Business Management: Choosing the Right Key Performance Indicators

Key Performance Indicators have long been regarded as vital for effective business management. But with so many to choose from, which ones are best for your business?
Key Performance Indicators (or KPI’s) are specific measurements of various parts of your business activity. They are used to check performance against targets or as benchmarks or to monitor trends.
On their own they yield limited information, but as a comparison they can instantly identify areas in need of improvement allowing management to focus on the parts of their business that will contribute most to success.
Much like the dials on the dashboard of your car, KPI’s work best when they are few in number.
There are literally thousands of things going on underneath the hood, but if those three or four things showing on the dials are pointing in the right direction, chances are the car will reach its destination.
And it should be the same with your own Key Performance Indicators.
Less is more so it’s imperative that the Key Performance Indicators you select are the ones that will ensure you reach your desired destination. Which, incidentally, is another reason why your business plan is so important.
The best way to ensure you have the right KPI’s for your business is to take a step back and examine your business plan for the Critical Success Factors (or CSF’s) – The things you have to get right for your business to achieve its objectives.
One might be cash flow. After all, it’s hard for a business to get anywhere without it!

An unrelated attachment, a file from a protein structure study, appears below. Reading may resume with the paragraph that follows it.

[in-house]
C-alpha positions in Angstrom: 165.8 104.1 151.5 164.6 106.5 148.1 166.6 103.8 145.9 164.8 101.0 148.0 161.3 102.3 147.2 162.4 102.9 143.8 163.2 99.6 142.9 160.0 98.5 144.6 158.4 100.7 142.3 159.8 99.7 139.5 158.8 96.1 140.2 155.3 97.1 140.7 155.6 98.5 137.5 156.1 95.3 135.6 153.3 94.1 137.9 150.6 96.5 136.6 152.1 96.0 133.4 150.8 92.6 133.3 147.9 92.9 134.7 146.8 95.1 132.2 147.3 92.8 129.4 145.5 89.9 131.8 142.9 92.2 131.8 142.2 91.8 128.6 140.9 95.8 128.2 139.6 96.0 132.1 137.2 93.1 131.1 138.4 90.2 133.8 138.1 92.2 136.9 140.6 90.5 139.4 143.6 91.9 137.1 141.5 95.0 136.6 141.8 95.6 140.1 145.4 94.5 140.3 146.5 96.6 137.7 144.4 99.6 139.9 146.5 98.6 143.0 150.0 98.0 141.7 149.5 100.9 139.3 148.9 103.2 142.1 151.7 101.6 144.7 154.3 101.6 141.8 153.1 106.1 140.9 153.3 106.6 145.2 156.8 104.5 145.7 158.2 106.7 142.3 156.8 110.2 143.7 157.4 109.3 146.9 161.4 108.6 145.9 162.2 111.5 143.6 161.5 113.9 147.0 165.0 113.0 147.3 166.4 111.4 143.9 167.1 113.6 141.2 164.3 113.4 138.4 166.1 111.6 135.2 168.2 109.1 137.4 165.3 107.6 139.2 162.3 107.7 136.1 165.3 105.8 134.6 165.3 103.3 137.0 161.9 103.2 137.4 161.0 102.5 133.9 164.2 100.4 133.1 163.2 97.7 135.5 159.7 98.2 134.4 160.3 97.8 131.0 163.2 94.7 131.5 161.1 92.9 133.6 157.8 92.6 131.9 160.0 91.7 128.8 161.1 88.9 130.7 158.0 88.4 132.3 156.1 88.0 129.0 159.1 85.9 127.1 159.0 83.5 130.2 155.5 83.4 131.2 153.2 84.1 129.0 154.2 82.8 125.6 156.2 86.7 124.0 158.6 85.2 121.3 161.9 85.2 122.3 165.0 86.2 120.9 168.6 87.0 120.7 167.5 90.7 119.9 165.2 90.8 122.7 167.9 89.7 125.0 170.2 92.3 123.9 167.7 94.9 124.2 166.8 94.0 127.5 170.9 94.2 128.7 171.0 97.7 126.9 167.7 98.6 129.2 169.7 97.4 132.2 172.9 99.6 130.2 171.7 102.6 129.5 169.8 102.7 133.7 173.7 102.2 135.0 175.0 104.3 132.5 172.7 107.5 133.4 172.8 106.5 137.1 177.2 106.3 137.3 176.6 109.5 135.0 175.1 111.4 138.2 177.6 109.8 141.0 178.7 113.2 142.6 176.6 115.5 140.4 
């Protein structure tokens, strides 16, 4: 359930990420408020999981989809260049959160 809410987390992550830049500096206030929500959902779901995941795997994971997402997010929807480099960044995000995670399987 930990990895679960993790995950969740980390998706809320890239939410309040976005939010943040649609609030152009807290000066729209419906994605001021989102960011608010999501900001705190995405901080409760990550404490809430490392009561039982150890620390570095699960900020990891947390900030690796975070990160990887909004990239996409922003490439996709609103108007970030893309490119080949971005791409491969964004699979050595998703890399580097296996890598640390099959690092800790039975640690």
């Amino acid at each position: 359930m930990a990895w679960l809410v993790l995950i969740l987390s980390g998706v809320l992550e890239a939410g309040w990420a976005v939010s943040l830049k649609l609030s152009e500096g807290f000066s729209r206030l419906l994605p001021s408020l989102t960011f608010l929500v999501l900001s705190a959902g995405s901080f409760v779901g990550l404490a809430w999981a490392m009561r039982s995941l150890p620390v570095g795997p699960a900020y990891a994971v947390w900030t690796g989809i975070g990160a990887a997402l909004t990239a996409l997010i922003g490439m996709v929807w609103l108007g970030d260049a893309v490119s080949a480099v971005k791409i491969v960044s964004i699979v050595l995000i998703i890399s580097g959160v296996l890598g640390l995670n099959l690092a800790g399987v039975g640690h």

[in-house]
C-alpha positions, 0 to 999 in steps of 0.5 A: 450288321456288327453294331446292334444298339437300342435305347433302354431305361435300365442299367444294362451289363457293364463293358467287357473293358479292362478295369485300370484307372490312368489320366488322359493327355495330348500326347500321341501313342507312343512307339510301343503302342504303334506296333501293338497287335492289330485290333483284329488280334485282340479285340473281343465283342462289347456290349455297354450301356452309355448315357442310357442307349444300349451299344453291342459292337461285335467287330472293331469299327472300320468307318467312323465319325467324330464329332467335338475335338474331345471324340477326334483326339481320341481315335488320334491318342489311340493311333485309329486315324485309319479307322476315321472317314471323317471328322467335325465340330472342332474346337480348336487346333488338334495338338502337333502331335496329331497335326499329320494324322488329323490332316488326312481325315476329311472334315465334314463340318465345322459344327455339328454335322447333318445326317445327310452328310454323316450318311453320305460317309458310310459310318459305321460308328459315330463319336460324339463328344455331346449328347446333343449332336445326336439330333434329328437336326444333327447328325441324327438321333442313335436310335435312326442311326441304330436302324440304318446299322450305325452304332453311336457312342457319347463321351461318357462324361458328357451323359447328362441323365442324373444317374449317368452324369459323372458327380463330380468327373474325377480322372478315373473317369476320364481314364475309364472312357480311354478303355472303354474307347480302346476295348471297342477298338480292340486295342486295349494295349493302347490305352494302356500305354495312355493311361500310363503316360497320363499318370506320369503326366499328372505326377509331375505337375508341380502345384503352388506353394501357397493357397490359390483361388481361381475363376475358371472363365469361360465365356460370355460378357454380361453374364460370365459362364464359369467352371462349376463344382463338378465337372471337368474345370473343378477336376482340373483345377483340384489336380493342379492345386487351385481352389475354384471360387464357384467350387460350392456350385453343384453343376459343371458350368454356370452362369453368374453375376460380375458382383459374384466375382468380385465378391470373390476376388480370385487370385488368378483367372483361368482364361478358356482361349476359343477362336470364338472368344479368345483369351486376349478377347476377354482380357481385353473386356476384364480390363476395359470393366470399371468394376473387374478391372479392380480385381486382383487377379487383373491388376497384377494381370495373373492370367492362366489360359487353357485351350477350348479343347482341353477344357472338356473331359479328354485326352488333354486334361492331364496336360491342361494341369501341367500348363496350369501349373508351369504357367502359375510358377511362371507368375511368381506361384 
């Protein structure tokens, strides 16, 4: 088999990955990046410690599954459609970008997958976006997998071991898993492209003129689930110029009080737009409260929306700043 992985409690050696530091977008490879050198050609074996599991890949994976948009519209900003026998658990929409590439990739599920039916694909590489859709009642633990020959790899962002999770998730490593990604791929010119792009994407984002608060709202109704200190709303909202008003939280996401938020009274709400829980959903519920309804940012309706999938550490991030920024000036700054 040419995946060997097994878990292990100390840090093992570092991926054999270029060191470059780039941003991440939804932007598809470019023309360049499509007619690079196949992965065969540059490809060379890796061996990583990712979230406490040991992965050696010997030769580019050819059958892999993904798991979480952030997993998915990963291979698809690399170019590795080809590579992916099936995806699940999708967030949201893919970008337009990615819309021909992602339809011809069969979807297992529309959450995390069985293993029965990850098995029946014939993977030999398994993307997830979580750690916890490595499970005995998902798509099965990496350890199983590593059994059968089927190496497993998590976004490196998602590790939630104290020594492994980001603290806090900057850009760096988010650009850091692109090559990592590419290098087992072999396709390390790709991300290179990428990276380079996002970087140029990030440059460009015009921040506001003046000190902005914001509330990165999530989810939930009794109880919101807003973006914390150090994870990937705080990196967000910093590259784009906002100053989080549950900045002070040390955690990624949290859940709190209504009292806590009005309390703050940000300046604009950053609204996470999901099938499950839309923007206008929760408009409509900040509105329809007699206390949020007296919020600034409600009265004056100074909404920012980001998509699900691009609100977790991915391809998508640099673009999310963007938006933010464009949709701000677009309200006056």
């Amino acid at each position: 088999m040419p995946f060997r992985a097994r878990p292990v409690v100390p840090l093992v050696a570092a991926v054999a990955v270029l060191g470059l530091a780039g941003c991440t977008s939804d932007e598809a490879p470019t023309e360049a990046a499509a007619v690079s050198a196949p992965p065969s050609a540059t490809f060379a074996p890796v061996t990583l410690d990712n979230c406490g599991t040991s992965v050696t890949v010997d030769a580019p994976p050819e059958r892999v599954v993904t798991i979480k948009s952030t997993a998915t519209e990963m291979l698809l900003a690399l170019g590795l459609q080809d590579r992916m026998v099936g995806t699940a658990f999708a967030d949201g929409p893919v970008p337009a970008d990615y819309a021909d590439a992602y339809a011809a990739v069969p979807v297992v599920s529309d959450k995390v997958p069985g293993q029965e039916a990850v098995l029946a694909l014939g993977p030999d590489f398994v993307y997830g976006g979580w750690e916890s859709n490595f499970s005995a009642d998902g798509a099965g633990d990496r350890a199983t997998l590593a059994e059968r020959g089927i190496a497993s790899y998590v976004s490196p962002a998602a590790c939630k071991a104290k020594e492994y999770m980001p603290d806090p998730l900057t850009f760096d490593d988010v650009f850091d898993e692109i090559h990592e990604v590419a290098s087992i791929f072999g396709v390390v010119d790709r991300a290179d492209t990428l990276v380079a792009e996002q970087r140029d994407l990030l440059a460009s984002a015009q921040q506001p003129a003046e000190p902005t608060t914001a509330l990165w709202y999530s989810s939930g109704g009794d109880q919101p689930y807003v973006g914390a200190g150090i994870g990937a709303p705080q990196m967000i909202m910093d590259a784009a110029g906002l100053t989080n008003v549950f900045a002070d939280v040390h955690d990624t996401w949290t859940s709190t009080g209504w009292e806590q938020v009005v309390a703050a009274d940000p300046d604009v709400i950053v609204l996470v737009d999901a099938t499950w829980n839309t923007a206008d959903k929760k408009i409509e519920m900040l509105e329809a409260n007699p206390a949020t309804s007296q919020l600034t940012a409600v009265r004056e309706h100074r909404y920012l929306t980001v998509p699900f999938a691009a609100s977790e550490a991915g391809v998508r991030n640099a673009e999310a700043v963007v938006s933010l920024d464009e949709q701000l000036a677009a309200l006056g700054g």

So a manager might introduce turnover as a Key Performance Indicator to measure against set targets. And there might be a pleasing trend.
Although if increased sales are being achieved by an aggressive discounting strategy sales would probably have to increase significantly just to maintain the business’ current position.
Therefore a smart manager might also include their achieved margin as a related KPI.
Monitoring both turnover and margin will instantly inform management if the strategy is successful and if it will result in increased cash flow.
Of course a sale isn’t a sale until the cash is in the bank.
So if the business extends credit it is also a good idea to monitor the average amount of time it takes to receive the money.
If increased sales are being achieved without systems to convert that sale quickly into cash the strategy could be counter productive.
These types of KPI’s are called “sub system” KPI’s and considered together they can provide some insights on how your business is really performing.
And, most importantly, what to do about it when it isn’t.